I had a similar episode driving home a few weeks ago. One of the radio stations in Chicago will occasionally play an album straight through without commercials, and I happened to turn to that station at the tail end of one such album.

Even though I probably hadn't heard the song since 1980 my first thought was "that sounds like Supertramp". It turned out to be the next to last song on Breakfast in America - "Casual Conversations". The only thing is I was bummed out that I had missed all the great songs earlier in the album, so I ended up buying several of them on iTunes the following week.

Carl V. | December 16, 2006 12:21 AM

Hilarious. A mere few seconds into it and the synthesizers annouce to the world, "yes, I'm from the 80'S!!!".

Paul | December 16, 2006 01:02 AM

I am pleased and proud to announce that, not only have I never heard the song before, I have never even heard of that band before. The eighties were the decade that music forgot. If you go through my CD collection, it pretty much ends at 1981 and starts again at about 1988. A Flock Of Seagulls? Well, that pretty much descrbed his hair, anyway,

A.R.Yngve | December 16, 2006 08:15 AM

Anyone remember The Specials, "Ghost Town"?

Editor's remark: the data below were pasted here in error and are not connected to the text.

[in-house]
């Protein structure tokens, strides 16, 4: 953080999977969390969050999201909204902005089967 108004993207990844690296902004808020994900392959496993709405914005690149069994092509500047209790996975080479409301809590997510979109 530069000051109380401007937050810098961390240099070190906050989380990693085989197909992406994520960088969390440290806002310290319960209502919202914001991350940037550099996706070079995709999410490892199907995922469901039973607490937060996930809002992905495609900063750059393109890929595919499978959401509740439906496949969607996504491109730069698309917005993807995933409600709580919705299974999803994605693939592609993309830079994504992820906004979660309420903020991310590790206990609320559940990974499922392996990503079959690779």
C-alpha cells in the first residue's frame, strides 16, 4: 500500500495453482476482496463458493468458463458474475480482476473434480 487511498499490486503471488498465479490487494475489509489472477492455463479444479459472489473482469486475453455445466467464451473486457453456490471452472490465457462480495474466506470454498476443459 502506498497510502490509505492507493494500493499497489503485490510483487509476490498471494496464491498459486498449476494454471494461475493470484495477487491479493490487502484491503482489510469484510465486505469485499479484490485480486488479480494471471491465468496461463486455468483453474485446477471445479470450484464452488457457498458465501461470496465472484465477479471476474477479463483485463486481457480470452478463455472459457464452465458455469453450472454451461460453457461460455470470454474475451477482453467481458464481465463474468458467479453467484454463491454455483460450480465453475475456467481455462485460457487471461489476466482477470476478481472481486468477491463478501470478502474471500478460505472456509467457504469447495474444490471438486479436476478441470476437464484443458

The Vapors, "Turning Japanese"?
Thomas Dolby, "Hyperactive"?
Fun Boy Three & Bananarama, "It Ain't What You Do, Its The Way That You Do It"?

Nostalgia can be a dangerous thing... :)

Tina Kambarian | December 16, 2006 03:09 PM

I saw The Three O'Clock live and in person at Irvine Meadows in 1984!!! They opened for...ahem...Echo and The Bunnymen. Good times.

John Scalzi | December 16, 2006 03:19 PM

Tina, you ROCK. I would have loved to see the Bunnymen back in the day. And seeing the Three O'Clock would not have been horrible, either.

Owen | December 16, 2006 04:37 PM

Thanks for posting that! My wife was thrilled to see the video again after 20 yrs. She was a HUGE 3:00 fan back in the day - went to all the club gigs and joined the fan club (and stepped on Bob Dylan's son's toes).

I hadn't heard of them, being in the midwest, until I met her.

COOP | December 16, 2006 05:40 PM

John- If it did fall out of your head, it probably wasn't that important to begin with. Thanks to Google, (and youtube!) you don't even need to remember stuff anymore.

"Beautiful World" by Devo is still the best video (and song) of the eighties.

http://www.youtube.com/watch?v=k3MxuDk7wqo

Dr. Phil | December 16, 2006 08:55 PM

Wow. Flashbacks.

Our local PBS station is doing pledgefunding right now and they're doing a 60s musics retrospective... and damn if they didn't just play "Incense, Peppermints..."

Soundtracks get wired deep into the psyche, baby, and it is a visceral kick when you suddenly know in two chords it's "Incense, Peppermints..."

Dr. Phil

Michael A. | December 18, 2006 04:36 PM

I would have loved to see the Three O'Clock open for Echo. As it was I had to see them with... REM. Which was every way just as good.

I saw Echo a half-dozen times back then and with the exception of the Church they never had much luck with opening bands. Gene Loves Jezebel, the Fleshtones, Screaming Blue Messiahs... all. Sucked.

On a totally unrelated note: if you're ever thinking of making a totally random-seeming early-80s mix set, try "Cantalope Girlfriend" leading into the Dead Kennedys' "Moon Over Marin." Perfect segue, like they were made for each other.